Anthony Grafton and Jim Grossman: No More Plan B: A Very Modest Proposal for Graduate Programs in History






Anthony Grafton (Princeton Univ.) is the president of the AHA. Jim Grossman is the executive director of the AHA.

Entering graduate students file in. They're nervous, they're eager, they don't know quite what to expect. If the director of graduate studies does the job well, the annual orientation ritual will nourish their anticipation, while allaying their anxieties. Still, out of a sense of responsibility, faculty should keep one source of reasonable trepidation on the table: the job market. It is what it is, and entering students need to enter with their eyes open to it.

But open to what? And what is the "it" that is the job market for historians? The academy alone? That is what we say when we offer statistics on placement. That is what we say when the department placement officer proffers the annual warning that ye who enter here do so at your own peril. Most orientations include a reference—in the best cases even some focus—on "alternatives." But the default, the hope, the gold ring, is the tenure-track position.

A curious irony. On the one hand, the intellectual experience that awaits our students is probably richer now than it has ever been in the past. Traditional core fields like political and diplomatic history are experiencing revivals, new fields like transnational history are expanding, and new methods are being forged and honed. The old economy of scarcity that limited research in the early years of graduate school to the stacks of one's own university library has made way for a digital Land of Cockaigne. Verbal, visual, and aural sources from dozens of cultures crowd the screen of anyone enrolled at a university. Meanwhile graduate conferences and social media enable students to tap into national and international networks long before they complete their dissertations, and give them vital experience in presenting their work to multiple audiences. Holders of new doctorates leave their graduate schools in possession of research experience and technical skills that were undreamt of 10 years ago.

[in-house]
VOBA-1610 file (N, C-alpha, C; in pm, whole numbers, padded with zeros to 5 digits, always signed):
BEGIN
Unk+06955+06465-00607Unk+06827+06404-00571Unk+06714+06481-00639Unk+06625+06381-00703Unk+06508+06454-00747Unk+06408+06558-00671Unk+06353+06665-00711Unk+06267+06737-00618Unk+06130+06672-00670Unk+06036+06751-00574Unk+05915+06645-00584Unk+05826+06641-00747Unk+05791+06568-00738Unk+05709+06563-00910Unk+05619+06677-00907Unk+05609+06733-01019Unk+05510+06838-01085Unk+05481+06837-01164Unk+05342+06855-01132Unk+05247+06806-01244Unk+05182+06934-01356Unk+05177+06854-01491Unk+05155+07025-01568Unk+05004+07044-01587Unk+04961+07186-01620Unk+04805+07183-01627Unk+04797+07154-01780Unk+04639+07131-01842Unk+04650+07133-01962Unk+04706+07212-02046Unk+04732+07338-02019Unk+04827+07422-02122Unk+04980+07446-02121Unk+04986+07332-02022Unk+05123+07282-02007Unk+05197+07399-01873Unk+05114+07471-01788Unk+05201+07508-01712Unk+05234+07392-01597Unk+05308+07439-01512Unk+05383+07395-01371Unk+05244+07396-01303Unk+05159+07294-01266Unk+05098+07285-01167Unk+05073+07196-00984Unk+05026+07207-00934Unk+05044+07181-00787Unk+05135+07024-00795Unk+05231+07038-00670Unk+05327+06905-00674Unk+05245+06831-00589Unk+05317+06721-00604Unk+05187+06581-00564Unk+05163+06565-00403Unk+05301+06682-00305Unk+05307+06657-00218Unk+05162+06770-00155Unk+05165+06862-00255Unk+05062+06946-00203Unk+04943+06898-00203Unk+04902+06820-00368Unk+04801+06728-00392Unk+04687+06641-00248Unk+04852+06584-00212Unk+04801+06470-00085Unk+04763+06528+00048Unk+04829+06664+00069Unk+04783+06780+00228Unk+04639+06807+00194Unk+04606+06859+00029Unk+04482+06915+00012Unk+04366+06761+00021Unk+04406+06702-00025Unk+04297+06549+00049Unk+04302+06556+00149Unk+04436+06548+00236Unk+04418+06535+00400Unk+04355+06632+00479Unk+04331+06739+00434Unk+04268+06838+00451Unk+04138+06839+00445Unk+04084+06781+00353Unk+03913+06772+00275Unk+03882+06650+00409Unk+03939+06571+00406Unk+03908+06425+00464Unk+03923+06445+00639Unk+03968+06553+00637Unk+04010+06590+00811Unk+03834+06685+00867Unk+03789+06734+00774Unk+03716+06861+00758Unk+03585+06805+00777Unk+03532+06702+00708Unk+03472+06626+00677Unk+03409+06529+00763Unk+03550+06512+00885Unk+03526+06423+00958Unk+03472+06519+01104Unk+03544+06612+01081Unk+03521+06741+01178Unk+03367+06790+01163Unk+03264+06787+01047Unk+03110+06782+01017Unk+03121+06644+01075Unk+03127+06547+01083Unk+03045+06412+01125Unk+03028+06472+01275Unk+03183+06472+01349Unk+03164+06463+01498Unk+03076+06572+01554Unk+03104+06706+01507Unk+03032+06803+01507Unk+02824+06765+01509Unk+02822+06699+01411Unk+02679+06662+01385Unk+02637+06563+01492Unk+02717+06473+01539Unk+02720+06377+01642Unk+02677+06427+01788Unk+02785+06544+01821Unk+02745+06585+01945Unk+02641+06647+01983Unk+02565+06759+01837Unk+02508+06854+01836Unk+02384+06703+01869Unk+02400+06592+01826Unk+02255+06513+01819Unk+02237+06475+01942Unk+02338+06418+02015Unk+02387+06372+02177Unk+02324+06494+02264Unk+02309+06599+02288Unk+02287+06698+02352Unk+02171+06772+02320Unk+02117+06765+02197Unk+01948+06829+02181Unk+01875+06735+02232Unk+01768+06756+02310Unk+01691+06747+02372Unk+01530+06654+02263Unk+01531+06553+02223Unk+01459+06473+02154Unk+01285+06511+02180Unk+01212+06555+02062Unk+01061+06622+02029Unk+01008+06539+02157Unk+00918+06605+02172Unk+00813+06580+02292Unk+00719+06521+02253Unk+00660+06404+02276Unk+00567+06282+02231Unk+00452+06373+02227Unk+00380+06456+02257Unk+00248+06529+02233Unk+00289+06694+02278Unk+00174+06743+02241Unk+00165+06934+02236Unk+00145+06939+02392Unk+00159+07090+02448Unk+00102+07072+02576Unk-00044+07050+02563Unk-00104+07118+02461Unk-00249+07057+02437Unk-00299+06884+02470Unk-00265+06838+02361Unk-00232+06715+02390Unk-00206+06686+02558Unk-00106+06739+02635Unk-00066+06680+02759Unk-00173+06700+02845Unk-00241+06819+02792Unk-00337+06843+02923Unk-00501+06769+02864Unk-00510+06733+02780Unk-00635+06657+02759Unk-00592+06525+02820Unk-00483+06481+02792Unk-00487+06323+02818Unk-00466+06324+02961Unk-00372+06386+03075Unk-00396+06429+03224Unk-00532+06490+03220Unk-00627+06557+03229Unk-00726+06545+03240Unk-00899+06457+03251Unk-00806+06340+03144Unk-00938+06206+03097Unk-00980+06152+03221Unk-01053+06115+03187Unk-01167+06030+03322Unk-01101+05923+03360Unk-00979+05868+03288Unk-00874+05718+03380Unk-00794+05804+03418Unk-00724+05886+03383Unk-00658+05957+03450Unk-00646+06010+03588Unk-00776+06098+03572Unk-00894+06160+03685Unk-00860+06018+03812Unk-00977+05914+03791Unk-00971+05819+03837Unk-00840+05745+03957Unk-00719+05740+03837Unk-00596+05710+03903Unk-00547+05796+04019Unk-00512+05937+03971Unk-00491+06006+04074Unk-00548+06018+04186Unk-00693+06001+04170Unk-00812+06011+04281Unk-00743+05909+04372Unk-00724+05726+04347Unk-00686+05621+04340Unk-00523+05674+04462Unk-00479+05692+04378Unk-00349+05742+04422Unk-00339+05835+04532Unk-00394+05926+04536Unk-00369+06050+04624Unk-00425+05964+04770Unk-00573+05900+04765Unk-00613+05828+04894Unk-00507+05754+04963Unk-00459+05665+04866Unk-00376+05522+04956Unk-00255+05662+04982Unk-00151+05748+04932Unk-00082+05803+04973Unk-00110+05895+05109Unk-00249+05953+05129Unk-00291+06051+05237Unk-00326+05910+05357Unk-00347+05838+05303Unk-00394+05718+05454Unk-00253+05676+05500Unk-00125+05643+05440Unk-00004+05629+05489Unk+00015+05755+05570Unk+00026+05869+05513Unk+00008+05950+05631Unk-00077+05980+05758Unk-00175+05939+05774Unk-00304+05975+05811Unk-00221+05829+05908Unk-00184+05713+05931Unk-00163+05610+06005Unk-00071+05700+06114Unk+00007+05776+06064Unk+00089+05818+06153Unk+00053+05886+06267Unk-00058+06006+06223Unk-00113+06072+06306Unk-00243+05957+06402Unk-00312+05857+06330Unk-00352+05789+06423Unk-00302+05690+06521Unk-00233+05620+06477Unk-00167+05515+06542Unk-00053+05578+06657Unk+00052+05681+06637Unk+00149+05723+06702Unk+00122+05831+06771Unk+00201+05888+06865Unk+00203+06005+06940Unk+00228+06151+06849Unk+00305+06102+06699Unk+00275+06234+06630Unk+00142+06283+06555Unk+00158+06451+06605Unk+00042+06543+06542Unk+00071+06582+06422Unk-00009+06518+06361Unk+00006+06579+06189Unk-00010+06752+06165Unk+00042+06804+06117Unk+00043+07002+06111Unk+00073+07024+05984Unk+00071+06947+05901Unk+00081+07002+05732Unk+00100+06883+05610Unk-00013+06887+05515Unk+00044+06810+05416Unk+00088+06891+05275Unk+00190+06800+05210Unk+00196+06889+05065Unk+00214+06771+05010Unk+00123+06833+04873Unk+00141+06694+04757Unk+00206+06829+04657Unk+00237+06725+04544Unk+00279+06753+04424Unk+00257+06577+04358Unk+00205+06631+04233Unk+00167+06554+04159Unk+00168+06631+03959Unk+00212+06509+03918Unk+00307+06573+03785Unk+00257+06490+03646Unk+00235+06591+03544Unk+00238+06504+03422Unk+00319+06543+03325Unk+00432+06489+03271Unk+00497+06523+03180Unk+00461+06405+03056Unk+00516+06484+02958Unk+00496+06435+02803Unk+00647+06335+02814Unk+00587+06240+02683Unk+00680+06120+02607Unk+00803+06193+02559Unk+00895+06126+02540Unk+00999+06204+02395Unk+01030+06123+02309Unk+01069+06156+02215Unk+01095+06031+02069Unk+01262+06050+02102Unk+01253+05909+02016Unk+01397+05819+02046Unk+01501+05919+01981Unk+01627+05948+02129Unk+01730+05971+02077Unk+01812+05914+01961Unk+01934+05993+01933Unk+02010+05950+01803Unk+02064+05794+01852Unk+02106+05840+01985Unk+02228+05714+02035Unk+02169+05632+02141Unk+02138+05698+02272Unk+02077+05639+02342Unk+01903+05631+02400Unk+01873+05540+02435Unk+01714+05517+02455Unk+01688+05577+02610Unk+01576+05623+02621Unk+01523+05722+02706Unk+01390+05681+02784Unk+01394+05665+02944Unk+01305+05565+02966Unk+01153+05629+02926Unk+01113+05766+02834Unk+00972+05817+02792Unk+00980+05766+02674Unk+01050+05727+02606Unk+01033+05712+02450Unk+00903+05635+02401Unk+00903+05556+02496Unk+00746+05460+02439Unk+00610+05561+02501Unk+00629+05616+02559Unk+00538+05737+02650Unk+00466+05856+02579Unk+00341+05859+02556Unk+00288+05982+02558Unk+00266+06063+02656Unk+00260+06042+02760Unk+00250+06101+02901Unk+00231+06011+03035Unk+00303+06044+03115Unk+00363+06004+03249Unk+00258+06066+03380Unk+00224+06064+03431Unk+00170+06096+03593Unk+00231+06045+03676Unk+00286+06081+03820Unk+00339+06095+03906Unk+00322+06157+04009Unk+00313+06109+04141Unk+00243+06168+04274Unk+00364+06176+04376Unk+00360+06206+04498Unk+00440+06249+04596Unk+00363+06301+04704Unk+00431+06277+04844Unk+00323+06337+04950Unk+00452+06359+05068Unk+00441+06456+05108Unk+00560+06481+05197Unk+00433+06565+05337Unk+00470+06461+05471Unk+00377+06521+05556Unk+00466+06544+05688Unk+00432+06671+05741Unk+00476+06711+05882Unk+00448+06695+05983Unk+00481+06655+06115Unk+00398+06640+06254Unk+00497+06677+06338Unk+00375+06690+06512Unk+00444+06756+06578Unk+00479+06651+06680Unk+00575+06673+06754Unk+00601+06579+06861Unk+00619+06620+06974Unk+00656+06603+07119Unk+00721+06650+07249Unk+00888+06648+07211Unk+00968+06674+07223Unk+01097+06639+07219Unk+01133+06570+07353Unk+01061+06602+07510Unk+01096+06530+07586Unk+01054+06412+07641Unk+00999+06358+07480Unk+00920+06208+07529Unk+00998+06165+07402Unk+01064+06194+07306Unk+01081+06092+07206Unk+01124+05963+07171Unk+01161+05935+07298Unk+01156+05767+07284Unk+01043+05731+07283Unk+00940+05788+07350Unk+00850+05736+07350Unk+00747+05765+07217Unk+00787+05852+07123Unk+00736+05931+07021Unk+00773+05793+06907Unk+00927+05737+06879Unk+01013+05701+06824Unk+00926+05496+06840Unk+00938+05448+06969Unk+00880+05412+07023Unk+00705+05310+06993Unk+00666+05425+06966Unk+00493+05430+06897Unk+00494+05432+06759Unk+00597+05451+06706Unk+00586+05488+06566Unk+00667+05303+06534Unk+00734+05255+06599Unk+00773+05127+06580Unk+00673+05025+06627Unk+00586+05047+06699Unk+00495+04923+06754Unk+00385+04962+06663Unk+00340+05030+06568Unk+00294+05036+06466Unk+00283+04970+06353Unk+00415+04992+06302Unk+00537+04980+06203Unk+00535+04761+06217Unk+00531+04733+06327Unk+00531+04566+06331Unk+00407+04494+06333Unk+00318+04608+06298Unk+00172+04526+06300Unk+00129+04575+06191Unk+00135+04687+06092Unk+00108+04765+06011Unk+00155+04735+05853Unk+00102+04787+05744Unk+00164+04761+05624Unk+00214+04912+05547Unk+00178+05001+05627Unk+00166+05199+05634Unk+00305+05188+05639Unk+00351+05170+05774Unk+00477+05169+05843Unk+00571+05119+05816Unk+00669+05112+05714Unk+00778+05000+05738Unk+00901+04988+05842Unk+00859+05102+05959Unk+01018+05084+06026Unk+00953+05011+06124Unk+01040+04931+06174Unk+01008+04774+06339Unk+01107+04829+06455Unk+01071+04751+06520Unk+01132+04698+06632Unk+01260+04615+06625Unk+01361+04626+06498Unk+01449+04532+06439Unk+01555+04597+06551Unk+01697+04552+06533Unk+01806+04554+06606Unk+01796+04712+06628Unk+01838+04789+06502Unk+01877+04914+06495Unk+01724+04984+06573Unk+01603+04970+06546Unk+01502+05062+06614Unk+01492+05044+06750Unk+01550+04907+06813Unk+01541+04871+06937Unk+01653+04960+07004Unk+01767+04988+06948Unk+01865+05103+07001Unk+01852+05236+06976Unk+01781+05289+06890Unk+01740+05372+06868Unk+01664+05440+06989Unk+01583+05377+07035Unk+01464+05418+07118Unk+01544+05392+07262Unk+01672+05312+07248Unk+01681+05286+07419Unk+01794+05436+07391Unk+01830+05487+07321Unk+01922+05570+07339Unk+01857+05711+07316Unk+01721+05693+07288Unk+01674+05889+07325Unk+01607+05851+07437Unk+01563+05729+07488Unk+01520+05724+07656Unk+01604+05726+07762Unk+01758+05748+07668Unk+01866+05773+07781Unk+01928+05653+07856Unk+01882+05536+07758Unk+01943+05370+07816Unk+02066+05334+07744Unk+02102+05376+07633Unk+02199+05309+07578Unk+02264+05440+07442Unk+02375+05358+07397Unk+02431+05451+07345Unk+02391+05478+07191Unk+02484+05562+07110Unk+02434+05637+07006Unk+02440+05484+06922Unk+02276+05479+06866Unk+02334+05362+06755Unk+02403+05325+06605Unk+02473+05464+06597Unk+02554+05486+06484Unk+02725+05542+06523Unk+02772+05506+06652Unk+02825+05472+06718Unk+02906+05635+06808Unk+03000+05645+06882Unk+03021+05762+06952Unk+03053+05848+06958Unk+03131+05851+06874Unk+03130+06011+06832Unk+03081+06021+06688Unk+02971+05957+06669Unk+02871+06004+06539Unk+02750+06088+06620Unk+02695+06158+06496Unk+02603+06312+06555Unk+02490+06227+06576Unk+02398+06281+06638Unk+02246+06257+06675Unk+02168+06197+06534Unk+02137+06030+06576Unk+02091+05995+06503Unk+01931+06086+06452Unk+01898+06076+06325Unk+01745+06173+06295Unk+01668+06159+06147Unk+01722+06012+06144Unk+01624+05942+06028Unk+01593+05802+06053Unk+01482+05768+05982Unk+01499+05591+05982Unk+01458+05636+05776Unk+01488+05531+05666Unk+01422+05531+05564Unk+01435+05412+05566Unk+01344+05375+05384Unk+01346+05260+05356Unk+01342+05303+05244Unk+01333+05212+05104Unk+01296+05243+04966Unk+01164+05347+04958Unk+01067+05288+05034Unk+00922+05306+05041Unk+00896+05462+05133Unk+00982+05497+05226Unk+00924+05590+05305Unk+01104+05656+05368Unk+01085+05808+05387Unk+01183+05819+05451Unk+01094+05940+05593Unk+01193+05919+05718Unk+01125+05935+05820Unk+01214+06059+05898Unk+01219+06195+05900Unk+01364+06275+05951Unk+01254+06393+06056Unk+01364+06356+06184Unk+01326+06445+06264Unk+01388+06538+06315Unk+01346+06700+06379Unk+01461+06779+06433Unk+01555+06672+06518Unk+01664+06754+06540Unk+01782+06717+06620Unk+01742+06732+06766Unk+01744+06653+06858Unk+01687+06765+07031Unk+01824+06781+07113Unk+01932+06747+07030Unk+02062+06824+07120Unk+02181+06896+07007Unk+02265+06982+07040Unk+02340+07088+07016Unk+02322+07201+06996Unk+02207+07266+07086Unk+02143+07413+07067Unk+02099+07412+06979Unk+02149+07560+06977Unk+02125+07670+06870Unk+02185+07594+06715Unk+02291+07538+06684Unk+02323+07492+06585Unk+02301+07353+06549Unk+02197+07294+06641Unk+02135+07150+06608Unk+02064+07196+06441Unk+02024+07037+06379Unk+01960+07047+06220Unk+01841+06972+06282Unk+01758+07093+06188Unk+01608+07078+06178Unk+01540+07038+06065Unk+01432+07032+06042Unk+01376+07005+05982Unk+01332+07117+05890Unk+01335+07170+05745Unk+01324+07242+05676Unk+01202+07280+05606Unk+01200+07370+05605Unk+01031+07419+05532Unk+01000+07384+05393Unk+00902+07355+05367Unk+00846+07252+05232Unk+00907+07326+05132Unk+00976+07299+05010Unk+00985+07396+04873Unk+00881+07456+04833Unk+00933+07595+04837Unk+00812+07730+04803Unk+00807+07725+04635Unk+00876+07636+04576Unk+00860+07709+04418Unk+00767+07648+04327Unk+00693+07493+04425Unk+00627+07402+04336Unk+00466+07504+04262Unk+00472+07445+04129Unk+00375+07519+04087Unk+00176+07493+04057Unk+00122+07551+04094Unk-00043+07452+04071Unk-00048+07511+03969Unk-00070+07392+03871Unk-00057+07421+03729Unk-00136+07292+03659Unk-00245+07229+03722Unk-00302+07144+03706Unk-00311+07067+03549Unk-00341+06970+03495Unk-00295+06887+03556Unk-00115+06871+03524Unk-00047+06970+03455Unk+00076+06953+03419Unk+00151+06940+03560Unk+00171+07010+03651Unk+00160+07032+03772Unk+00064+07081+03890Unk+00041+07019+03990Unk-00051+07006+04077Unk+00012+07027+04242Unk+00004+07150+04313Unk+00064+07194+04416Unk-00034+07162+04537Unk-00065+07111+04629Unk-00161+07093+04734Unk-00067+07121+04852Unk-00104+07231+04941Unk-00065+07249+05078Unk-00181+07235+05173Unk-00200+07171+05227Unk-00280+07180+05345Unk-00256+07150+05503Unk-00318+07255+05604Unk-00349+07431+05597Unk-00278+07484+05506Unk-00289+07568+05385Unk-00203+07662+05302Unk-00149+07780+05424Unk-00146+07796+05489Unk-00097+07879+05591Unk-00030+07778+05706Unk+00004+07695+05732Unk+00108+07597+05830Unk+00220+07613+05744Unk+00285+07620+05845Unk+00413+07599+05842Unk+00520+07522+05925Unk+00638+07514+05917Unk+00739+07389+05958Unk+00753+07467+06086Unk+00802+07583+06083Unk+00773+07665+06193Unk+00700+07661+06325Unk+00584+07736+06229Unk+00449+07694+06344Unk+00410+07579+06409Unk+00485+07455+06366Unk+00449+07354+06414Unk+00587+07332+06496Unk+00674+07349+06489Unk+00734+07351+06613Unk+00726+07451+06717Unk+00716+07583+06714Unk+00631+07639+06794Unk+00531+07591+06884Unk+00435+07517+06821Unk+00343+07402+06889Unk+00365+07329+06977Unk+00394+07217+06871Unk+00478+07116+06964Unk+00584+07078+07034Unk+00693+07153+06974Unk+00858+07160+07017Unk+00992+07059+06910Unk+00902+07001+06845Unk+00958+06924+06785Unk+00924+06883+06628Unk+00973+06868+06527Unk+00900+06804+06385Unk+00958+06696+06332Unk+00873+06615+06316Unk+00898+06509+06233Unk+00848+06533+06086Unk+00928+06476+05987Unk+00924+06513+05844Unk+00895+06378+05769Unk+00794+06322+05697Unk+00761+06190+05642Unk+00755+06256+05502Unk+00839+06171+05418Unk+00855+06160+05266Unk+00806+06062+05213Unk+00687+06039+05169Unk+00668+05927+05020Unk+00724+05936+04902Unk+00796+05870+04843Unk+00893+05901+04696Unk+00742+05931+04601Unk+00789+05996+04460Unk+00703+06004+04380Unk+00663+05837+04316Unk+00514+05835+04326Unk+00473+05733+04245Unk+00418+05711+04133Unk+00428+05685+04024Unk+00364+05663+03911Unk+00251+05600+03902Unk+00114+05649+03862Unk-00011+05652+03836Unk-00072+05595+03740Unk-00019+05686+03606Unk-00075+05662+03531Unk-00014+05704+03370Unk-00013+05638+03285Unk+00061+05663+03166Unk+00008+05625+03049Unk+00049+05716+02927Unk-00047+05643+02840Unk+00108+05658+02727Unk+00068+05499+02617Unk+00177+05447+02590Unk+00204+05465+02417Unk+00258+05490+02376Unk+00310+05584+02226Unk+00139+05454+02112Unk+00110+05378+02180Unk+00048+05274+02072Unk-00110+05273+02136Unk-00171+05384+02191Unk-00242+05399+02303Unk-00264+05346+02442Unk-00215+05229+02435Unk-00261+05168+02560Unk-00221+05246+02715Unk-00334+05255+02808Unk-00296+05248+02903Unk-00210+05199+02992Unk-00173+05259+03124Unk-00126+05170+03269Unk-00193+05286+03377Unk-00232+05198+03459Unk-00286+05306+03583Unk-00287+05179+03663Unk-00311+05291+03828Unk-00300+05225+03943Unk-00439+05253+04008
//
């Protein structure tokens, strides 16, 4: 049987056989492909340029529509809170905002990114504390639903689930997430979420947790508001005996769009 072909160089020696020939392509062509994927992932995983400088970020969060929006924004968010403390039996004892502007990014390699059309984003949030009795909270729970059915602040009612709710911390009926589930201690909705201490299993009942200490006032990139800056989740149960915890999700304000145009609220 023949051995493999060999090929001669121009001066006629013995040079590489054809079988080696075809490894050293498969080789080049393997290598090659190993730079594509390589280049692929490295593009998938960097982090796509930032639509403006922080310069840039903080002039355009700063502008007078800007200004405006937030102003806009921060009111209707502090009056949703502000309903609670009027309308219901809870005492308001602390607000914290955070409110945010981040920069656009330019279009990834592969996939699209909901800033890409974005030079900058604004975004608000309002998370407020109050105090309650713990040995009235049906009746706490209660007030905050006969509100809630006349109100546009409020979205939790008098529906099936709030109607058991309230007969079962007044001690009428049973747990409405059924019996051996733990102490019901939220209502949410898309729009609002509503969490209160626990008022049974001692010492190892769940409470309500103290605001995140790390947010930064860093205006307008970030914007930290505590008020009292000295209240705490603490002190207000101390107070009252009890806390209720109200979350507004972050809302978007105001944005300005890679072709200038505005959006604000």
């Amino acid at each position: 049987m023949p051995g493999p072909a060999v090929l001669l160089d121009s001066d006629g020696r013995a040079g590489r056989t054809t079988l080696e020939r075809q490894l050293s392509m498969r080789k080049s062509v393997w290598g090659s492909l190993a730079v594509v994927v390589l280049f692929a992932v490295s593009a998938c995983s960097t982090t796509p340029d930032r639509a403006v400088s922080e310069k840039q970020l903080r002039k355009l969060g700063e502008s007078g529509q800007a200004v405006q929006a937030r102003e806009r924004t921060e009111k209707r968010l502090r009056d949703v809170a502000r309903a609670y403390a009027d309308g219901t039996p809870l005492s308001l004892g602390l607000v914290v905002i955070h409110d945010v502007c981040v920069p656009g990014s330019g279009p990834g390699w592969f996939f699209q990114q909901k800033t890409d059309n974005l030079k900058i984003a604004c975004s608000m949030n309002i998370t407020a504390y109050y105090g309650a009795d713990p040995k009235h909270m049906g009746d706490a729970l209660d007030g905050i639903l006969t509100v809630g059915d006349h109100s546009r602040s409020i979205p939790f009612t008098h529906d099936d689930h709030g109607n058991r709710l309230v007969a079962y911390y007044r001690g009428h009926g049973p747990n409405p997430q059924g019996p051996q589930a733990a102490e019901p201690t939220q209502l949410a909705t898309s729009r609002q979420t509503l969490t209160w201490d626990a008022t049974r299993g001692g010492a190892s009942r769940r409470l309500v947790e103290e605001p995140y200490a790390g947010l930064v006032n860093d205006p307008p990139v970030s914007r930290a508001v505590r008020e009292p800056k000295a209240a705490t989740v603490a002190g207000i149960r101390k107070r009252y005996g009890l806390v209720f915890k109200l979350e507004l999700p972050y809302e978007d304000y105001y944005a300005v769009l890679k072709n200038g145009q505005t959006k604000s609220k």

On the other hand, this breadth and range, this openness to new ways of thinking and working, somehow disappear when we consider our students' careers. We don't tell them on that first day, "there are many ways to be a historian; there are many ways to apply what you've learned to a career." This matters for two reasons, not necessarily in any order. First, it ignores the facts of academic employment; second, it pushes talented scholars into narrow channels, and makes it less likely that they will take schooled historical thinking with them into a wide range of employment sectors.



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